Want to hire the best? 2 Reasons Why Interviews Aren’t Enough

April 29th, 2012 by Michael Page

Today’s economy is an unemployment rollercoaster, where hiring the best job candidate is a challenge. And contrary to popular belief, interviews are not the best indicators for selecting the right individual for the job. How do you know if your new-hire has the suitable skills, intelligence and attitude to perform on the job? A recent article from Forbes, titled “Stop Being Deceived by Interviews When You’re Hiring,” was spot on in addressing this issue.

Written by Don Moore, an associate professor at the University of California Berkeley, the article discusses the flaws of traditional job interviews and how evaluations and assessments are needed to aid in hiring the best job candidate.

2 Common Flaws of Traditional Job Interviews

Favoritism. Even if it’s unintentional, interviews are bias. Interviews are based on “good” first impressions, which means the most poised, charming and attractive candidates are more likely to be selected by the interviewer. As Moore points out, consequently, those individuals do not always have the best job performance.

Overconfidence. Managers tend to be overconfident when it comes to hiring. Everyone wants to believe they are experts at judging character. But sole judgment, like that taken away from an interview, is simply not enough to predict successful job performance. Instead of relying on gut instincts from an interview, it’s better to base hiring decisions on evidence so there are no surprises once the candidate is onboard.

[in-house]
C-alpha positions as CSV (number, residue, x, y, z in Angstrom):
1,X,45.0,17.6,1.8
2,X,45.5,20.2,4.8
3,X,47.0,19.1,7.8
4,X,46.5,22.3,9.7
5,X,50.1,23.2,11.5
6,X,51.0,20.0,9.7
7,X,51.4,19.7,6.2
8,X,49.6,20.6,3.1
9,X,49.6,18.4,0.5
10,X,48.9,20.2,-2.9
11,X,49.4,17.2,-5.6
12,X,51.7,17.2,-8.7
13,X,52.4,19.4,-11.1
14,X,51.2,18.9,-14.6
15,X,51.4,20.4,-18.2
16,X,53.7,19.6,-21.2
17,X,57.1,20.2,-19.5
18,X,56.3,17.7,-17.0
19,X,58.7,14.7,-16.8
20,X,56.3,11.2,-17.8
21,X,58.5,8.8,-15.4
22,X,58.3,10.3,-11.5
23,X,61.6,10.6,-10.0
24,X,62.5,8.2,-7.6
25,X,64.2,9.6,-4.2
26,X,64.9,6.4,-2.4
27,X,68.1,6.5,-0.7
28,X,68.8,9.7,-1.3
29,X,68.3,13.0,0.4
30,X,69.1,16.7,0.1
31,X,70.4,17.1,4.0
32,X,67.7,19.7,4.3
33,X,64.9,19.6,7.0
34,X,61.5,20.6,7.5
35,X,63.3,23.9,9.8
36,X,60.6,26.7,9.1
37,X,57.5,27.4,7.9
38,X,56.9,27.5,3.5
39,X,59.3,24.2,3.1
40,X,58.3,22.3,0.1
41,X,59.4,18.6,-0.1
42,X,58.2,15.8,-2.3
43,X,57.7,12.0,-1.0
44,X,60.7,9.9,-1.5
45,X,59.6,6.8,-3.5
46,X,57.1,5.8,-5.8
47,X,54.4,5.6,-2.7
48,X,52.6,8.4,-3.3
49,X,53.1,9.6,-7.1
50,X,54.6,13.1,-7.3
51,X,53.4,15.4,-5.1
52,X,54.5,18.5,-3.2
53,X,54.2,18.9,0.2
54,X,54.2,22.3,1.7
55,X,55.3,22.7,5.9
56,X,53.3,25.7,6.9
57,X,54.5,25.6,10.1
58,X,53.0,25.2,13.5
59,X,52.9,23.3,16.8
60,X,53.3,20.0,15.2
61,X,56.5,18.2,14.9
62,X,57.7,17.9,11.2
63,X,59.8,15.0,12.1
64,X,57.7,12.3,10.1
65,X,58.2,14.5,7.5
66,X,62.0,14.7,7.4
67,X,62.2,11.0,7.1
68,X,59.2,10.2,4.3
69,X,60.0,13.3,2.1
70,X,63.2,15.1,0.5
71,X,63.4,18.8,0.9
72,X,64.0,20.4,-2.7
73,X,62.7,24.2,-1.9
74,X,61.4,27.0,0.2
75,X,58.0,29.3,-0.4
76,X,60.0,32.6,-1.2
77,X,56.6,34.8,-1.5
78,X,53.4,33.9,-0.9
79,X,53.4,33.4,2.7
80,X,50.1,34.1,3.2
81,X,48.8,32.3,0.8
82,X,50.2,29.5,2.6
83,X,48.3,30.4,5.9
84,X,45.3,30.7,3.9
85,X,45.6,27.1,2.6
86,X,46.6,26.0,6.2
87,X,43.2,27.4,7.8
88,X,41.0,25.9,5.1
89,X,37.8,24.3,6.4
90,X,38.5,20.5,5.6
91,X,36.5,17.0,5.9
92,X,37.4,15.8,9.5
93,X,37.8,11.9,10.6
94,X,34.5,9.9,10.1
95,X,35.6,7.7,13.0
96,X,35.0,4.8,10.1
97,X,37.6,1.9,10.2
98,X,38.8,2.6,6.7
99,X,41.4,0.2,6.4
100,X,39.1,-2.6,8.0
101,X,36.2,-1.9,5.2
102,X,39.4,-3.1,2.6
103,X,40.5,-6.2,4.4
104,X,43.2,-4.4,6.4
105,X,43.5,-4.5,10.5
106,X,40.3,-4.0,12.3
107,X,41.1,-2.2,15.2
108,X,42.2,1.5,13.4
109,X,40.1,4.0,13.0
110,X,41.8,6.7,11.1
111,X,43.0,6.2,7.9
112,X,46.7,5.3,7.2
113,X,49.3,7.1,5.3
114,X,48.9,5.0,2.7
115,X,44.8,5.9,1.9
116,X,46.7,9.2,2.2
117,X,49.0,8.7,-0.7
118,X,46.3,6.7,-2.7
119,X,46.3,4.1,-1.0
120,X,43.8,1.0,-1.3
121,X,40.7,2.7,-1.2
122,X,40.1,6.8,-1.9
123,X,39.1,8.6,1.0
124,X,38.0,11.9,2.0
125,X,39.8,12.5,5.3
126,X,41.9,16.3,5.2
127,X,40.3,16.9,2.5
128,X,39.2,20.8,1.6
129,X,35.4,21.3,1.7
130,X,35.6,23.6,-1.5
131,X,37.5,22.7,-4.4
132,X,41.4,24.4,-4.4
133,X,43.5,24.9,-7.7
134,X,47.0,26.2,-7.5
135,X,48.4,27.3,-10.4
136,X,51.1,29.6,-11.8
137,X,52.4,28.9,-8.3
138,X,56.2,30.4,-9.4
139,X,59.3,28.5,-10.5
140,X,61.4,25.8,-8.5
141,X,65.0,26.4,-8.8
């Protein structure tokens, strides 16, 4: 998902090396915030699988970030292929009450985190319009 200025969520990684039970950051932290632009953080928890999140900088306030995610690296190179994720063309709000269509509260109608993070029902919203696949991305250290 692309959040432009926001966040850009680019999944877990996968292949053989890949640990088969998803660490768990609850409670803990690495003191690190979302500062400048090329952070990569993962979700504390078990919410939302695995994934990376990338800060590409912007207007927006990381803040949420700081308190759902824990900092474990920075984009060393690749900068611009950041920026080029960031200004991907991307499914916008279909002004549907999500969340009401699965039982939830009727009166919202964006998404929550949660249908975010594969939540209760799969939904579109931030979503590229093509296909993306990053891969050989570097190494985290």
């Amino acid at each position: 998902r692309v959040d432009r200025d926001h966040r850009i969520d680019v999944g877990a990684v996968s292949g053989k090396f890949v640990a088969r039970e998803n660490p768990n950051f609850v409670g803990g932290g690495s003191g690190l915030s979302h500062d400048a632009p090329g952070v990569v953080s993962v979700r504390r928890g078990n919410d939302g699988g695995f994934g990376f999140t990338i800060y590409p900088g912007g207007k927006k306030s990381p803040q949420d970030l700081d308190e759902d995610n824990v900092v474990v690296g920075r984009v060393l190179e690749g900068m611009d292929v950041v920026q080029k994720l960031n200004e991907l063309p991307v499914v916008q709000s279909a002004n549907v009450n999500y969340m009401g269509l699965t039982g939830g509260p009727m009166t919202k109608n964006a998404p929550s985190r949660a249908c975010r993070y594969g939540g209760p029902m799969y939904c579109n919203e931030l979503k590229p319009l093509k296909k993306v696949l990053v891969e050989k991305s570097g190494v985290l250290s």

So to hire the best candidate, in addition to interviews, pre-screening assessments are needed to figure out if the person does in fact fit the job! When discussing job fit, Moore highlights the fact that, “the best approach is to determine exactly how fit matters and explicitly assess that using a structured test or structured interview questions.”

In evaluating candidates, pre-hire assessments are useful in looking at skills, competencies and behaviors. In addition to a simple skills report, some assessments offer insight for hiring managers in preparing for interviews. For example, the ProfileXT®, a total person assessment used throughout the employee life cycle, includes an interview guide.

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